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Neil McLachlan - A Spatial Theory of Rhythmic Resolution

LEONARDO MUSIC JOURNAL, Vol. 10, pp. 61–67, 2000


Cyclic arrays, such as clock faces, have advantages over linear arrays for conceptualizing repetitive rhythmic structures. The author maps rhythms from African and Indonesian musics into cyclic arrays and analyzes them using concepts from Gestalt psychology, mathematical group theory and psycho-acoustics. The perceptual structures thus revealed exist between the different musical parts played on various instruments and contradict the usual processes of auditory segregation according to the physical locations of instrumentation. This prompts a proposal for a theory of musical despatialization to explain the psychological efficacy of these rhythms.

Excerpt 1

J. Becker [10] has used a cyclic array to map a traditional Javanese gamelan piece, as the cyclic array more accurately represents the concepts of time described by the gamelan musicians themselves than do the linear models and notations used by Western musicologists.
Becker shows how repeating musical forms generate temporal symmetries and balance in accordance with Hindu and Buddhist beliefs. She also describes the similarity in form between traditional Javanese gamelan music when mapped in this way and Hindu mandalas, while pointing out that both evolved in ritual and meditative practices.

10. J. Becker, “Hindu-Buddhist Time in Javanese Gamelan Music,” in J.T. Fraser, ed., Study of Time IV (New York: Springer-Verlag, 1981).

Excerpt 2

At this point it is necessary to introduce the psycho-acoustic concept of auditory streams. A.S. Bregman [18] has described how the application of Gestalt and other perceptual principles may be employed to explain people’s natural ability to differentiate sound sources occurring in the world about them. The complex mixtures of spectral envelopes that are commonly sensed by the ear are grouped into auditory streams relating to individual sources through the analysis of similarities, continuities and discontinuities in spectral, temporal and binaural sensory data. These spatialized auditory streams generate an auditory scene or field, described by D. Ihde [19] as a specific form of opening into the physical world with its own center and horizon, independent but related to other sensory fields.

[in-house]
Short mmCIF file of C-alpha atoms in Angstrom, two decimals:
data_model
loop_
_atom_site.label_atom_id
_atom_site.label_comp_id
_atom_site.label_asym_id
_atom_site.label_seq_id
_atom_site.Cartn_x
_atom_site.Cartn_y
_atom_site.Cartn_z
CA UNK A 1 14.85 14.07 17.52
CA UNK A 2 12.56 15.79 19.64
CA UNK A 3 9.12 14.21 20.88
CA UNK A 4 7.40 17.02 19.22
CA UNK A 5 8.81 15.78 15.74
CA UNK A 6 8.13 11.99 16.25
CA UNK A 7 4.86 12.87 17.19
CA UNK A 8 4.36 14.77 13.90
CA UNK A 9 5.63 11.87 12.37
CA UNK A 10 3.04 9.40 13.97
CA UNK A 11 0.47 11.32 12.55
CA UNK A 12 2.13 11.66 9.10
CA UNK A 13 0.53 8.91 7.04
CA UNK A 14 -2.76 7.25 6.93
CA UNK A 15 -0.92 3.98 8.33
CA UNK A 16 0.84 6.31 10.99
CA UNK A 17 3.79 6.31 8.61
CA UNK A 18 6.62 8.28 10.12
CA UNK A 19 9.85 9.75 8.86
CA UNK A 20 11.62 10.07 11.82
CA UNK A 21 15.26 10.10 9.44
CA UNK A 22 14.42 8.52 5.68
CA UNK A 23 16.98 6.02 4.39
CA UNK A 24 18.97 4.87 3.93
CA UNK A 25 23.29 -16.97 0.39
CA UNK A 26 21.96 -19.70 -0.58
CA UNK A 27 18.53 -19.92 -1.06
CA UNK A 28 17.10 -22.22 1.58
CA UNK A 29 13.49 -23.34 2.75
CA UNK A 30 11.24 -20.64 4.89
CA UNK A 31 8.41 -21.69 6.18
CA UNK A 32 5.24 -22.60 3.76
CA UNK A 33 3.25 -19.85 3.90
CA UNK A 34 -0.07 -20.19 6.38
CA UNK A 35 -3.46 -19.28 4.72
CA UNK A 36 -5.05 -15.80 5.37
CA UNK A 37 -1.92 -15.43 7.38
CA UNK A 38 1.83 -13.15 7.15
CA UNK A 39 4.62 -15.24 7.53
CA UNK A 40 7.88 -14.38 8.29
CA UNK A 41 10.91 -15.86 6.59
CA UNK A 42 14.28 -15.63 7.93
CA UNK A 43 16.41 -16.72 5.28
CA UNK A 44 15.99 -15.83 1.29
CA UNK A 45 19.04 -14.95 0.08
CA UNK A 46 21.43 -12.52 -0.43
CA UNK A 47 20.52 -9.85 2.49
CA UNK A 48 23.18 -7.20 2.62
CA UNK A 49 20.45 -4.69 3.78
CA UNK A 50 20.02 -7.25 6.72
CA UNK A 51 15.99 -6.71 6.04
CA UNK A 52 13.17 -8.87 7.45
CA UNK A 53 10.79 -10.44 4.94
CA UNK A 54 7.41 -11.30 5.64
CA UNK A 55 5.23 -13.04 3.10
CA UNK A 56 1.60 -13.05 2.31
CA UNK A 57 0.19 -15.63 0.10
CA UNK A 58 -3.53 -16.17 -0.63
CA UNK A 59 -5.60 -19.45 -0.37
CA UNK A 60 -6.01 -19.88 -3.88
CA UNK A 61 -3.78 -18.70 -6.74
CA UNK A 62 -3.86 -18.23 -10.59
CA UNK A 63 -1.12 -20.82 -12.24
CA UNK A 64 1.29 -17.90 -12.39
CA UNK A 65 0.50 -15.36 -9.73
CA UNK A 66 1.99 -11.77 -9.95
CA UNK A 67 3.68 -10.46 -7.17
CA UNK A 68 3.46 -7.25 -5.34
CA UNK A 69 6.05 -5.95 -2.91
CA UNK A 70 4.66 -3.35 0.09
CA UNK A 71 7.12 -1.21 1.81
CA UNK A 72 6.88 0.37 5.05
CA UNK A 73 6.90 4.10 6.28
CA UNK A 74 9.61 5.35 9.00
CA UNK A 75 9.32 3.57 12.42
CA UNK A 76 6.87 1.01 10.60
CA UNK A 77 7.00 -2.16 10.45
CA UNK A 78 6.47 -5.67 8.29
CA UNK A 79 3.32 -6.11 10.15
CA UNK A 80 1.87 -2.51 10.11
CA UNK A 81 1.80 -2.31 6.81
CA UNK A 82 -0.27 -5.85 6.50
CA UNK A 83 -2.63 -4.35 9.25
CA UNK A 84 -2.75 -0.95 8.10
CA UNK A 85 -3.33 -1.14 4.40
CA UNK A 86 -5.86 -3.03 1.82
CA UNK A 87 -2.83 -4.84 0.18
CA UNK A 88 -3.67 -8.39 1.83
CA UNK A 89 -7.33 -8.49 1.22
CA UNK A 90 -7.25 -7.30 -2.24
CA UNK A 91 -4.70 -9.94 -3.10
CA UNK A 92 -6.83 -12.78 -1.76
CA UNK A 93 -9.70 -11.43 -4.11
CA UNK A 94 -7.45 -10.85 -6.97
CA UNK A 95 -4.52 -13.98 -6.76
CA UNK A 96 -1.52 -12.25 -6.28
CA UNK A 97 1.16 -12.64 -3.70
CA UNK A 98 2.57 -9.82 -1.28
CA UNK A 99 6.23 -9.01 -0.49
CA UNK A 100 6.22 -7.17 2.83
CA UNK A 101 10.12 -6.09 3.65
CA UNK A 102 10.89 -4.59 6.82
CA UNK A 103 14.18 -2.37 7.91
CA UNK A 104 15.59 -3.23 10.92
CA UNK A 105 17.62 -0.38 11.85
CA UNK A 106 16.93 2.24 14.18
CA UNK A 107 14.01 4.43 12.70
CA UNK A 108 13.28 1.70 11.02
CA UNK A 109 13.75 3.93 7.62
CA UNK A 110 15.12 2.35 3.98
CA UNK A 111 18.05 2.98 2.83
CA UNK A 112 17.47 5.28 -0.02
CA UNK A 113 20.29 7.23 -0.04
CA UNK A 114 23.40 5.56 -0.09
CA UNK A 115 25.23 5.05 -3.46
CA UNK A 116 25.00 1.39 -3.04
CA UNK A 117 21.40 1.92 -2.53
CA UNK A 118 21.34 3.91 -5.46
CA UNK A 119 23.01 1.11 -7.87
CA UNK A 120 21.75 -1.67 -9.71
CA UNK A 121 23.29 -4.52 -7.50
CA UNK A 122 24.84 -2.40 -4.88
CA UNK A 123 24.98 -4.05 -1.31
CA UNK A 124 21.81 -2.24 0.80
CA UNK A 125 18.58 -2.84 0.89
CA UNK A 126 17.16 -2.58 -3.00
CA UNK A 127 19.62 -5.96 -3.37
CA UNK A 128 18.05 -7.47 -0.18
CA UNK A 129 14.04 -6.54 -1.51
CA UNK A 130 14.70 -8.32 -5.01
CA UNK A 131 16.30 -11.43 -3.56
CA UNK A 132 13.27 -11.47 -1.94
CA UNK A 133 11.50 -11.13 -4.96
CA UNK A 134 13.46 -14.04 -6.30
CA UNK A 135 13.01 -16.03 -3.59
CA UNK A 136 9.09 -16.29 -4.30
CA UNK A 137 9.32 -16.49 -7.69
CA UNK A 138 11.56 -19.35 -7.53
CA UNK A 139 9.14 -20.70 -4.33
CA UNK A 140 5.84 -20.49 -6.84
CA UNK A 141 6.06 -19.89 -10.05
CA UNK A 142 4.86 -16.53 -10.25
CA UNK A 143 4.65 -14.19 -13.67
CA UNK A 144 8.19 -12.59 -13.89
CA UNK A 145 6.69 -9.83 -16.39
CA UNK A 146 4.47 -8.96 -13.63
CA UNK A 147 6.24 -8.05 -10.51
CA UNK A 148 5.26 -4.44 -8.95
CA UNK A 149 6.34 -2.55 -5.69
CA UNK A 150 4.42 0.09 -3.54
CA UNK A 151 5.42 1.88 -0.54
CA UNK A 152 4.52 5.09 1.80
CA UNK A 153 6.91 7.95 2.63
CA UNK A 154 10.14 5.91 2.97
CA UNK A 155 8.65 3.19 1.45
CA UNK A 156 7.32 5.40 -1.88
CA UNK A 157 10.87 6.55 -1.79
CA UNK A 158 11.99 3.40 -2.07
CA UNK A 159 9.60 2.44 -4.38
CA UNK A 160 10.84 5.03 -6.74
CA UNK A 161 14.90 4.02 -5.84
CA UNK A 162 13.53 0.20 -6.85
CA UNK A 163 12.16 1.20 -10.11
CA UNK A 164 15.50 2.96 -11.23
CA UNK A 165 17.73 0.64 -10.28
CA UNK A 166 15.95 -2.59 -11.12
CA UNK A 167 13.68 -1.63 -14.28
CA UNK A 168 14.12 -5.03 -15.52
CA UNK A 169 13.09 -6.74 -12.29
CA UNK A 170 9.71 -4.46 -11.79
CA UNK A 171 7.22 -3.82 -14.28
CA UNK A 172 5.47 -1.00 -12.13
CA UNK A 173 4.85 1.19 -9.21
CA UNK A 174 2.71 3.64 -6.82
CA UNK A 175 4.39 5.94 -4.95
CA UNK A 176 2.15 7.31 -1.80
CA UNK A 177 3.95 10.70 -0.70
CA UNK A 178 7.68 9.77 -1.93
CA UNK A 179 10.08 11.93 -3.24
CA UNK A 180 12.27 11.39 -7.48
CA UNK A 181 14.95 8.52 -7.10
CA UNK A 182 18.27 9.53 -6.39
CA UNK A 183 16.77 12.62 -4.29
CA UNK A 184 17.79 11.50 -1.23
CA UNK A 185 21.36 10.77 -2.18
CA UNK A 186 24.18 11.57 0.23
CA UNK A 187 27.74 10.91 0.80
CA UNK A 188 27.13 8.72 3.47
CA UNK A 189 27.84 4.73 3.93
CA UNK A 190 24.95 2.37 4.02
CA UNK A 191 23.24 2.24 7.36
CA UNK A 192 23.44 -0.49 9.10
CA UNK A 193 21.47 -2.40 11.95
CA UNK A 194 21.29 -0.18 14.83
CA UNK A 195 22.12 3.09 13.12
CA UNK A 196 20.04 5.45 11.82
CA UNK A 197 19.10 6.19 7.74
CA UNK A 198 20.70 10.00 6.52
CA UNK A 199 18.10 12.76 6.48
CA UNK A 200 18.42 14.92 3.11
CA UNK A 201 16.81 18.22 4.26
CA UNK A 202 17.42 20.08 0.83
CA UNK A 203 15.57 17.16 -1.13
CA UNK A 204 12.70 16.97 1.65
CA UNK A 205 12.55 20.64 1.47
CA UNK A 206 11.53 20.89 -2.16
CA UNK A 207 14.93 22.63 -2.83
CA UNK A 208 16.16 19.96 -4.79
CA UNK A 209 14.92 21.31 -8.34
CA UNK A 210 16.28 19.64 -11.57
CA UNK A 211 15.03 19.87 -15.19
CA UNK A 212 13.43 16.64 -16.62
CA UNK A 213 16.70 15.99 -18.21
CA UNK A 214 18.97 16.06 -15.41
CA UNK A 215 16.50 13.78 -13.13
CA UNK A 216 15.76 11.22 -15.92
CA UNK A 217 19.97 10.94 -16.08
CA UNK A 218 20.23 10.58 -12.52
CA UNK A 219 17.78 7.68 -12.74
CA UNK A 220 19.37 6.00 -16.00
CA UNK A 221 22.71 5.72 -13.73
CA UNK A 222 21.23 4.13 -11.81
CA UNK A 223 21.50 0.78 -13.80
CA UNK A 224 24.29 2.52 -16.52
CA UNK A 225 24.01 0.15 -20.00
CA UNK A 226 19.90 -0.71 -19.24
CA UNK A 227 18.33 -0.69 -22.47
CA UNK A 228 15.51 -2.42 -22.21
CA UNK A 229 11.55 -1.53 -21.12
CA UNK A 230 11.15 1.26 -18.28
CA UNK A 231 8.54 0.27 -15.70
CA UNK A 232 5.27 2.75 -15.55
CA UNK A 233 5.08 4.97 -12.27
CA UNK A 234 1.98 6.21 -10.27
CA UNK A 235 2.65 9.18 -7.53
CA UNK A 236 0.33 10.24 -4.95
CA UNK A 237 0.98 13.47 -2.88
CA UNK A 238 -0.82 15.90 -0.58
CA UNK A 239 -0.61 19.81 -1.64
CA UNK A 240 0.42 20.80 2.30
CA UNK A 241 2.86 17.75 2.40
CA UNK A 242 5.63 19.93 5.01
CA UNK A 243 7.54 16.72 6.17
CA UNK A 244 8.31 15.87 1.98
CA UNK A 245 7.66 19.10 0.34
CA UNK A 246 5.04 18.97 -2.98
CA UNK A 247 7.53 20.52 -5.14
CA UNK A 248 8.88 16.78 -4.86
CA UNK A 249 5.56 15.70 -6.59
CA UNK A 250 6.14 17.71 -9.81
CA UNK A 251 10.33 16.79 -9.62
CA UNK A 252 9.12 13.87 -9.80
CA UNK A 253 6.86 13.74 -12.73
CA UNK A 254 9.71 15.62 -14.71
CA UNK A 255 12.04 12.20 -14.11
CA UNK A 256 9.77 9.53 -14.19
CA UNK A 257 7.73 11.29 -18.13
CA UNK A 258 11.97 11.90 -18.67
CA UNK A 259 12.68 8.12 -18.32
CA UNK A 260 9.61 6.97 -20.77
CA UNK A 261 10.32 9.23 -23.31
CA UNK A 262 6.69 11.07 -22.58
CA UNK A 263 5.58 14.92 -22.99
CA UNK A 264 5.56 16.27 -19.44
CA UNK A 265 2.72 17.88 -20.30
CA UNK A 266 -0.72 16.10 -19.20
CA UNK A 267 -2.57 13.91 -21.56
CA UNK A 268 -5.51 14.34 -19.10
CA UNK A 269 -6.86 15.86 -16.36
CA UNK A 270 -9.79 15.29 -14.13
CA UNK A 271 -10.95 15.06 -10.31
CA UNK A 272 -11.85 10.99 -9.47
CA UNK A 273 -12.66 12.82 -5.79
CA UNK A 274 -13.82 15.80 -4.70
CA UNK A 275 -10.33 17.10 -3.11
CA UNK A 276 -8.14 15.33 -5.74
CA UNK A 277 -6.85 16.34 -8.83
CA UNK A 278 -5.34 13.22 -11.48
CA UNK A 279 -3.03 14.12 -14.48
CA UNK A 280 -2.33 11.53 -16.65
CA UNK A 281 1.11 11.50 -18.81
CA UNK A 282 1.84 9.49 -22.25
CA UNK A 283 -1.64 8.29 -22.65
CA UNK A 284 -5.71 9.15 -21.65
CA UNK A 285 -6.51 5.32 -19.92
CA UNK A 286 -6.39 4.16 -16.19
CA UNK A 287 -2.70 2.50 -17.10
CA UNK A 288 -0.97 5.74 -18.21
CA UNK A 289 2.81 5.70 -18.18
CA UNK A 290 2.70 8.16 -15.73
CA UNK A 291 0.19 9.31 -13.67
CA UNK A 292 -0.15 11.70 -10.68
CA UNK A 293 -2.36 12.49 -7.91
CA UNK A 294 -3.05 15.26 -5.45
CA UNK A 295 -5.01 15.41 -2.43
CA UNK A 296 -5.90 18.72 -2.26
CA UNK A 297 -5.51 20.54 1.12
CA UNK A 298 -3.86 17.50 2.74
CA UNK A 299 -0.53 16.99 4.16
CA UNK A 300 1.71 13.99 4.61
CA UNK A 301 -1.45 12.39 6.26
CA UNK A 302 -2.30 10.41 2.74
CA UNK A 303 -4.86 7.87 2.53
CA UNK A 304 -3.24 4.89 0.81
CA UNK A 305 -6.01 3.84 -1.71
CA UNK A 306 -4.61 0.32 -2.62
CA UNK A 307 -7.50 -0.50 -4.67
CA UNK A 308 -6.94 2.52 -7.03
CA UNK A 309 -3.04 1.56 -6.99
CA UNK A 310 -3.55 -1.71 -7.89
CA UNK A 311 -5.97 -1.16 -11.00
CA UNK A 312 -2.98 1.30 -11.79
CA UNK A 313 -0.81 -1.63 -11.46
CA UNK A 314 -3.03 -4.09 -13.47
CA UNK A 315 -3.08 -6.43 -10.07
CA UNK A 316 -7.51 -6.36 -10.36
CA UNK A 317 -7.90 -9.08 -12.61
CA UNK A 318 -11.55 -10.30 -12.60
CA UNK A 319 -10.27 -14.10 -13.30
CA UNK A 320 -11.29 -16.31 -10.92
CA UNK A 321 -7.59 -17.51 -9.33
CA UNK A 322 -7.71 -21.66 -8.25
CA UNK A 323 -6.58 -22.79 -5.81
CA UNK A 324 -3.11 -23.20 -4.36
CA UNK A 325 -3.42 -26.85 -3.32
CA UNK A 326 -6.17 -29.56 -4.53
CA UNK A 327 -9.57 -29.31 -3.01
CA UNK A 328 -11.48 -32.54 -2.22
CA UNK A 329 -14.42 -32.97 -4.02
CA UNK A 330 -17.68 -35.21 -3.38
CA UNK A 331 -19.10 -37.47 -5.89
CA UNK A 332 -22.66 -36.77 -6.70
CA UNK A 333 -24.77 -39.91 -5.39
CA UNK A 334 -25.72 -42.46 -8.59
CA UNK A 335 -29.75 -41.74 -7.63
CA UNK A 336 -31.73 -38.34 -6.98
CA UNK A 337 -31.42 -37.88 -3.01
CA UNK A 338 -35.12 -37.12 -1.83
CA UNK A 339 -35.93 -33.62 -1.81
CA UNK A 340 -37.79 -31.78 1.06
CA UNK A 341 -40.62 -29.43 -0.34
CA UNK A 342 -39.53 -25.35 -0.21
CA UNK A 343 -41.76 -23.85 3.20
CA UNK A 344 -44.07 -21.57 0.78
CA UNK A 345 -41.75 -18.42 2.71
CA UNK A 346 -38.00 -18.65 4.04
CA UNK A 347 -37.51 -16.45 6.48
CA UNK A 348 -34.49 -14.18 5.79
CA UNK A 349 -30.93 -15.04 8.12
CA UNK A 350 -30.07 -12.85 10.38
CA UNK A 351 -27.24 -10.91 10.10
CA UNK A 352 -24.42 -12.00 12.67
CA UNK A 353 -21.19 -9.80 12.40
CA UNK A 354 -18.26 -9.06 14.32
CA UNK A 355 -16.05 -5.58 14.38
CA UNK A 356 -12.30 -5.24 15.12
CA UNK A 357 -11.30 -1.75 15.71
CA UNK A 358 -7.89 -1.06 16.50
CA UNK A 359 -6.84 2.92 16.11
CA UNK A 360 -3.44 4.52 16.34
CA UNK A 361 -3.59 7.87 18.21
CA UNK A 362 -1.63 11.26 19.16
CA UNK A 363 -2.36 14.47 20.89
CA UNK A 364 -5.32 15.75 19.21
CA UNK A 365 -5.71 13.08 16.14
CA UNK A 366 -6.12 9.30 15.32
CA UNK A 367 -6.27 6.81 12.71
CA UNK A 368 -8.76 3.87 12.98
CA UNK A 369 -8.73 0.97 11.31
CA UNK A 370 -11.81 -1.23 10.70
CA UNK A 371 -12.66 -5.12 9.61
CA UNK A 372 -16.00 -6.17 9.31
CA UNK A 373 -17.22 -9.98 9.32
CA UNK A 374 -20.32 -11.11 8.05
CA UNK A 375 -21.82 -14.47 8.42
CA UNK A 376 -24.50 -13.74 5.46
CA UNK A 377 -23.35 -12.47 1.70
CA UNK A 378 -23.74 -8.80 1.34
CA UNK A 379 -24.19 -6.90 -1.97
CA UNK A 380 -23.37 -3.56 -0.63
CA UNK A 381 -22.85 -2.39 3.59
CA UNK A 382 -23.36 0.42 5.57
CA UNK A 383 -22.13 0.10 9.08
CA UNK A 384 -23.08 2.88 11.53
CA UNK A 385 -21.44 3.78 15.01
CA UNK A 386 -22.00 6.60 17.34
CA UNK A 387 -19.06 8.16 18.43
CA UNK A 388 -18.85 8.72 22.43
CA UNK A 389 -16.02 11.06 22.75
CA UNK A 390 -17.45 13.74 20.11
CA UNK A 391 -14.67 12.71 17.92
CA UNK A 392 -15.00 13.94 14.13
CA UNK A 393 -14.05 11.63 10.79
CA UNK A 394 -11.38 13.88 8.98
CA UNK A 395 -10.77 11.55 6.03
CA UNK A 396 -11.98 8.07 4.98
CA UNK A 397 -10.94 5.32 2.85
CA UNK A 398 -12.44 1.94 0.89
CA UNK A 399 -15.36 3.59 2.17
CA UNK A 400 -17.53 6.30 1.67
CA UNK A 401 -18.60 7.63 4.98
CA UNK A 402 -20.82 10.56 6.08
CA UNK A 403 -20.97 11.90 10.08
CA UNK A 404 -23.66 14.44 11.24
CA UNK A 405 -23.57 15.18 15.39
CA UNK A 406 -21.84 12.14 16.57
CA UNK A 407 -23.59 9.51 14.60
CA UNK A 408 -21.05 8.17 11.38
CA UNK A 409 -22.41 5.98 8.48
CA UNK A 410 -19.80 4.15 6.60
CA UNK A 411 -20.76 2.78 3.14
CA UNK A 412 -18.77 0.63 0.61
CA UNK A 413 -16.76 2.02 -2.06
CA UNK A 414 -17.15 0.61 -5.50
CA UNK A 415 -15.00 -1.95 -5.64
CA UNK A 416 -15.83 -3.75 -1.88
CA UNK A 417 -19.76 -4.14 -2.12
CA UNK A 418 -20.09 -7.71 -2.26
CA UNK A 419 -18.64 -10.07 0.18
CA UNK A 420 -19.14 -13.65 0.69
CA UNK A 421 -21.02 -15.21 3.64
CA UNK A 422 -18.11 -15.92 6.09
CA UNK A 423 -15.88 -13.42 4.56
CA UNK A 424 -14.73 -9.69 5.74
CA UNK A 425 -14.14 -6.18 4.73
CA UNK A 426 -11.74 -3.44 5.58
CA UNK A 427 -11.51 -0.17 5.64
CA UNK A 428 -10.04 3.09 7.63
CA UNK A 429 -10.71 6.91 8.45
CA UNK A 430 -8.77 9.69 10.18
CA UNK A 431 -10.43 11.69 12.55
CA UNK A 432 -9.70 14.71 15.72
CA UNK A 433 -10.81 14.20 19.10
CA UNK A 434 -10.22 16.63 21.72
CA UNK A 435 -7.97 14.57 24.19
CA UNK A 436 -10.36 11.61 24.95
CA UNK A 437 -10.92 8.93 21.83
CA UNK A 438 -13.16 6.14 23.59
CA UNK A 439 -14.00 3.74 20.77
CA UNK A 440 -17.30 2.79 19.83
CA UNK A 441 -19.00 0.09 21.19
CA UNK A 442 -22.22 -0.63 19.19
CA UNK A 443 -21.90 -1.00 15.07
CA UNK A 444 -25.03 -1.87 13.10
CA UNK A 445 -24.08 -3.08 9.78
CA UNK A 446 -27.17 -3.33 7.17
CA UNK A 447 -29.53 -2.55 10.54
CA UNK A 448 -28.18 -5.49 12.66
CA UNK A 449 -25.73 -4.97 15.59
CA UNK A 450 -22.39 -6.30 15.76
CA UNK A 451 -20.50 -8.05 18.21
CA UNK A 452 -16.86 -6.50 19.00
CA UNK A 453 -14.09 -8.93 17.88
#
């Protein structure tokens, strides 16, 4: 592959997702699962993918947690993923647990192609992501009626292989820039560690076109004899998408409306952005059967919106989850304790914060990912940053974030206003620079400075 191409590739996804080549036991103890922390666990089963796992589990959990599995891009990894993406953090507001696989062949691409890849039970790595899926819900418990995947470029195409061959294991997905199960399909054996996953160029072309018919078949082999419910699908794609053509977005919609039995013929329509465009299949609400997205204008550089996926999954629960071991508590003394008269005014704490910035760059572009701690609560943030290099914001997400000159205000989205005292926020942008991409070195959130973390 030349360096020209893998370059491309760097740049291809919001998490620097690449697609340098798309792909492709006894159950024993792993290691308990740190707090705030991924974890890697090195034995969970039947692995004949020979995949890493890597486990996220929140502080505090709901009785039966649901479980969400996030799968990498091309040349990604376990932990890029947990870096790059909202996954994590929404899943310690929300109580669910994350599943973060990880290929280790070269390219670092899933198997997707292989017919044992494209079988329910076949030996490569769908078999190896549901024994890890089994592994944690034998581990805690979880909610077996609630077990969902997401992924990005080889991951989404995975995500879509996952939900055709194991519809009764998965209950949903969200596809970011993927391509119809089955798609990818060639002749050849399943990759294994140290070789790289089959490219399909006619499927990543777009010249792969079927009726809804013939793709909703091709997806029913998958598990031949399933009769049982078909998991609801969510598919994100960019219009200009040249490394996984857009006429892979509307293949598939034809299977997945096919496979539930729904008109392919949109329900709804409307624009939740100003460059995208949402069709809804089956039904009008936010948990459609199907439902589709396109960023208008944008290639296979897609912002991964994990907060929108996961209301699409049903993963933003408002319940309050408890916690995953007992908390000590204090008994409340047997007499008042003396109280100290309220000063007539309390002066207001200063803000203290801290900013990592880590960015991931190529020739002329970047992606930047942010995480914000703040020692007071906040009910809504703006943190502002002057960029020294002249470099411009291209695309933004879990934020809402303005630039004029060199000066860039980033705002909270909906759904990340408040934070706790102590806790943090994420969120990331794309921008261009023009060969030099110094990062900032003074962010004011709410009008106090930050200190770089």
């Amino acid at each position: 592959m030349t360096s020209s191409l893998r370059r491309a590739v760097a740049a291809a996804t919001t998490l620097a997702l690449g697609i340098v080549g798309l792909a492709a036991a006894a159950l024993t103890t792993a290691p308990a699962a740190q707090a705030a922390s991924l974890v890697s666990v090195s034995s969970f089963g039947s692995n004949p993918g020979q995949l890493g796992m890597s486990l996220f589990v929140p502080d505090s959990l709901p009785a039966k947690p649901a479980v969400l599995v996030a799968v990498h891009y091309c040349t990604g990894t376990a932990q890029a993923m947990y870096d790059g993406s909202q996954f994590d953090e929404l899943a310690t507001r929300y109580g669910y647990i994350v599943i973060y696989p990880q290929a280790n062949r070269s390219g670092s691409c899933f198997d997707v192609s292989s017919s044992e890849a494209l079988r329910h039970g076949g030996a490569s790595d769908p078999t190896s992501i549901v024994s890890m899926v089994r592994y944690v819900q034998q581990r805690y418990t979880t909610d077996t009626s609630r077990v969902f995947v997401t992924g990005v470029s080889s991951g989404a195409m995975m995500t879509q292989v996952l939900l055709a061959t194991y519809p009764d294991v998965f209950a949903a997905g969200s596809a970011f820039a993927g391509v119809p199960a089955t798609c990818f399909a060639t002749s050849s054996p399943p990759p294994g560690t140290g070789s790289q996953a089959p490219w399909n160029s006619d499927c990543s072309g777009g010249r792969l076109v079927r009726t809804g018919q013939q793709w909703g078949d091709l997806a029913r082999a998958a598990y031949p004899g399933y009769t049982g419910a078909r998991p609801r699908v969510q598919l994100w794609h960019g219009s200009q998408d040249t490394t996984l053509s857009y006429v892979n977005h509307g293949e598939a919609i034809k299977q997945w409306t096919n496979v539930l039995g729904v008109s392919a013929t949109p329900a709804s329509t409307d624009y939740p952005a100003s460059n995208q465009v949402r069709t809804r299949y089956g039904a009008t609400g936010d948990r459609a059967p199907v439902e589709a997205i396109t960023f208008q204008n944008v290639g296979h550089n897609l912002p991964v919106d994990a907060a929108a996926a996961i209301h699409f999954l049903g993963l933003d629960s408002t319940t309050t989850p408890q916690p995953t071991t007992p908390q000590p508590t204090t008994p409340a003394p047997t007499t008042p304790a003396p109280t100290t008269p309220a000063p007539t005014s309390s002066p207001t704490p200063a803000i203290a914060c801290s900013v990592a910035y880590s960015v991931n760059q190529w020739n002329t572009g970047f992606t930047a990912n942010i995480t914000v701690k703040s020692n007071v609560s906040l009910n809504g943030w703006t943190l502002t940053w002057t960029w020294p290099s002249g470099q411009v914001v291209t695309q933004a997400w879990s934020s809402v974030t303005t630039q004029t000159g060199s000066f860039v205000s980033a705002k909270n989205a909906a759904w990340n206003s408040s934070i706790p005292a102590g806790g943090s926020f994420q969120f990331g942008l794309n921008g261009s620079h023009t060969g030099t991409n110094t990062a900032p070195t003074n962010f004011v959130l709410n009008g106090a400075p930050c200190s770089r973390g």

In the Kecak chant described above, two spatially and temporally distinct musical parts combine to form a structure (perceptual or auditory stream) that is powerfully cohesive due to its simplicity relative to its components. This perceptual grouping contradicts the auditory streams relating to individual sources that define the spatialized auditory field and so may lead the listener to experience the music as a despatialized entity.

This may then contribute to the experiences and emotions of removal from normal acoustic time and space reported by performers of or listeners to this music [20]. Other common musical devices, such as the simultaneous sounding of different instruments or musical harmony creating spectral fusion, may also create despatialized auditory streams and have similar effects [21].

18. A.S. Bregman, Auditory Scene Analysis: The Perceptual Organisation of Sound (Cambridge, MA: MIT Press, 1990).

19. D. Ihde, Listening and Voice, A Phenomenology of Sound (Athens, OH: Ohio Univ. Press,1976).

20. J. Becker, “Music and Trance,” Leonardo Music Journal 4 (1994) pp. 41–51.

21. N. McLachlan, “Consonance and Self,” Critical inQueeries 2, No. 1, 45–57 (1998).



Iteration of all possible groups in an 8-element array.


Reflection through points 1 and 5 of 3-element group.
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